The 100 mega-liter cofferdams built as a source of water for the construction of the Thuli-Manyange dam in Matabeleland South has brought relief to livestock farmers in Gwanda District.
When this news crew visited Ntalale and Vela areas this time of the year in 2017, it was all doom and gloom as Ntokozo Moyo and her son were scavenging for water.
On the other side, farmers jostled for livestock drinking water from the Thuli river bed sand wells.
Fast forward to 2021, the noise of water ducks, frogs, and crickets is what tells you that the environment has changed in the once dry area thanks to efforts of the second republic.
For Ntokozo and her son, their prayers have been answered. “People could wake up very early and take turns to water their animals, it was so bad and now that the government has built this cofferdam it has made it easy, said Ntokozo.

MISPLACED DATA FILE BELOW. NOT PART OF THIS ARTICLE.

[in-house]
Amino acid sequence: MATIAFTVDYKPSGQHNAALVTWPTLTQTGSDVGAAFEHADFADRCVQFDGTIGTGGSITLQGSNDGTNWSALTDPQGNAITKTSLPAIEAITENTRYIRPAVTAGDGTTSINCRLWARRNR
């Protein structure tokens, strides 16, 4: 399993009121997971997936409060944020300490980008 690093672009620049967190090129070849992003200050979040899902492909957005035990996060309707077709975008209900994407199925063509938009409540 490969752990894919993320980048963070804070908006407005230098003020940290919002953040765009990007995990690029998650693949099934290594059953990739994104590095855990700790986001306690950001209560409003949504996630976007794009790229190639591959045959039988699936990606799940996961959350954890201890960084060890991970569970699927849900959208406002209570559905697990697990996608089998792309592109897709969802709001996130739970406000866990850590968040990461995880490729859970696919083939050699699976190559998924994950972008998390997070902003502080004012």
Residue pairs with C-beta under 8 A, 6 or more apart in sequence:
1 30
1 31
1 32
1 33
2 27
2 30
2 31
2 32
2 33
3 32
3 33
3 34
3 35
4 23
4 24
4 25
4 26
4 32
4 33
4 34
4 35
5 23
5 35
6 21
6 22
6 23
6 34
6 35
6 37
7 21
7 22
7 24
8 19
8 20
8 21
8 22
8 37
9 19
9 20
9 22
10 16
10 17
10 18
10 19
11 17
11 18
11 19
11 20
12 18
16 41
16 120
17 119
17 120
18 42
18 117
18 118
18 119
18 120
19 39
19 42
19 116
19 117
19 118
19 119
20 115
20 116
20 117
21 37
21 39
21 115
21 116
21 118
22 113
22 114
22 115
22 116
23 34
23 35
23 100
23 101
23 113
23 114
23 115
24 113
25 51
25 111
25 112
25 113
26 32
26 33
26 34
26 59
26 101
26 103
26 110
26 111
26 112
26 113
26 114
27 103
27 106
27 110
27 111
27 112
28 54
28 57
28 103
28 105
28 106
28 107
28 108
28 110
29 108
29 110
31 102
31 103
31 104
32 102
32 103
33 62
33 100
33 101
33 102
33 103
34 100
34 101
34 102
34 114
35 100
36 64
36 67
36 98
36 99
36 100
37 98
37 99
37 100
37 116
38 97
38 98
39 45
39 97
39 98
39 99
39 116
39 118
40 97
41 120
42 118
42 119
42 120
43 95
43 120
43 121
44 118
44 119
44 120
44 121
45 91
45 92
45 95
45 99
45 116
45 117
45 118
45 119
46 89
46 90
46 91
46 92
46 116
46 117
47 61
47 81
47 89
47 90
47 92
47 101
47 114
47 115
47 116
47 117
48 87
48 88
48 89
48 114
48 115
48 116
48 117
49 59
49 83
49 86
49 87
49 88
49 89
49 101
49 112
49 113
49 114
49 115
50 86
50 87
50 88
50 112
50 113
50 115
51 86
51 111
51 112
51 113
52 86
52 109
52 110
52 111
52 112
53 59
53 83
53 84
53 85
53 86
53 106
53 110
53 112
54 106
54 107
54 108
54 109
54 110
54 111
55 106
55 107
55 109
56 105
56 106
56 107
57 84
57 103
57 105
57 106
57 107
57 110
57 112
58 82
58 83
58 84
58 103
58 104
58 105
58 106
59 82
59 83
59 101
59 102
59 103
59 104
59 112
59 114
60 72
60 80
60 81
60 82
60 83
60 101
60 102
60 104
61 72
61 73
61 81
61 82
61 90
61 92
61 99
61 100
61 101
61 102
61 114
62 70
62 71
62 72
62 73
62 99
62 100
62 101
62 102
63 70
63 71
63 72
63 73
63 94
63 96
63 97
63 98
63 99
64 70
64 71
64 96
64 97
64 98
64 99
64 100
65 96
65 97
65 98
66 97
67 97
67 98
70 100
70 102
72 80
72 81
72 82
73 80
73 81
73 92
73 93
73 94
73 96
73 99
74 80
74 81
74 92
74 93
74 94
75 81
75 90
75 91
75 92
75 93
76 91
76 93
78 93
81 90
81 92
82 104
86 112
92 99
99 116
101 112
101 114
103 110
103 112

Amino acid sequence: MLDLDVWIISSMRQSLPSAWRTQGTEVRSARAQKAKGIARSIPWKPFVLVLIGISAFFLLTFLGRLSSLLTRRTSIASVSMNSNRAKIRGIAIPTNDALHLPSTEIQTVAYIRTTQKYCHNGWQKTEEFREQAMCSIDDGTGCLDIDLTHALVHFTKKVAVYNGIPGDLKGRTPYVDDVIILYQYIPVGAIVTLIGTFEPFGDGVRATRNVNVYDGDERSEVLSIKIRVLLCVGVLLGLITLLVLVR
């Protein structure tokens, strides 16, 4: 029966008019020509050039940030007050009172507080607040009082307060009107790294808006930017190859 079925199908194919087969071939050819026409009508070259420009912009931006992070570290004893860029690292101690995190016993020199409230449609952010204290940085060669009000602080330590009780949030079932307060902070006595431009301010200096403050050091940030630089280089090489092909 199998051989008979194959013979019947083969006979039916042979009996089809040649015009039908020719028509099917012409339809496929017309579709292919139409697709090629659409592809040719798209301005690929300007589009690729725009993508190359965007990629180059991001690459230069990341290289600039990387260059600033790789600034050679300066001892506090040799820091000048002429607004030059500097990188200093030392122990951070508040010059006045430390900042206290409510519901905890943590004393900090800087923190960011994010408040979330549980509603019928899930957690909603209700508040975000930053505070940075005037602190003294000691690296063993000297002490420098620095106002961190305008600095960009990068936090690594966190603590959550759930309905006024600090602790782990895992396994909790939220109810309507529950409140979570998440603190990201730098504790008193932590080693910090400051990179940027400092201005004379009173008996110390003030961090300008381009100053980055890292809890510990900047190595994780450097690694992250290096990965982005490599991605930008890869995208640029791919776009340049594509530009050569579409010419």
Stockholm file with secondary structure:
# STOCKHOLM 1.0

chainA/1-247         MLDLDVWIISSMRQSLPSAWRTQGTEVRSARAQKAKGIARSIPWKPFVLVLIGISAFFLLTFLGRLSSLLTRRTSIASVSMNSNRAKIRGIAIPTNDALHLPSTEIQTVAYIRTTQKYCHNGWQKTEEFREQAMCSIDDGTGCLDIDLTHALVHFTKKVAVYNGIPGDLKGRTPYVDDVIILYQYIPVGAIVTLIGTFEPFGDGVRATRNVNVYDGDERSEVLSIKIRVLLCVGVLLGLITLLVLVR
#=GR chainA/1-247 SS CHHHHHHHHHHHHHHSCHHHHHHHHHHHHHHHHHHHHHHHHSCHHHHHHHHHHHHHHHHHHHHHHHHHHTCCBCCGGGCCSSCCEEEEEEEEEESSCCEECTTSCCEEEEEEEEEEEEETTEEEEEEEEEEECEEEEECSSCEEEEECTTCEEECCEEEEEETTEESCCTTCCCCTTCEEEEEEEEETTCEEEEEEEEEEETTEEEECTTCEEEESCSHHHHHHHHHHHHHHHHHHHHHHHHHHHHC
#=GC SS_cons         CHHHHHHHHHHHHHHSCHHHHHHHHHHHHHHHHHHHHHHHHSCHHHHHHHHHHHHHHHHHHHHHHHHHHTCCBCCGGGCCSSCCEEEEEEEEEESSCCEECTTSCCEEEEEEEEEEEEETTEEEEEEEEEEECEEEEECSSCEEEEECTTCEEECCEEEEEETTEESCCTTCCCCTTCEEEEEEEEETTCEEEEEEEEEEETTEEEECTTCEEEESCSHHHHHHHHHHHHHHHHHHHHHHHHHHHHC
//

“October and November were really bad, people could fight at wells but this is commendable,” said a livestock farmer. “This dam will go a long way in assisting us, our animals could walk long distances, we are really grateful to the government,” said another farmer. The dream of turning the once a dry region of Gwanda into a green belt has the authorities from the area excited.
“This dispensation is serious, the projects that its doing are practical and people-oriented, we would wish that this government continues like this even beyond 2023, because they are working flat out to serve the people. The 2030 vision is a reality considering how this dispensation performs,” said Phineus Maphosa, Ward Councilor.
Thuli-Manyange dam, which has a holding capacity of 35 million cubic meters, is set to be completed in December next year and will be the major source of water for Guyu, Manama, and several irrigation schemes in Gwanda South.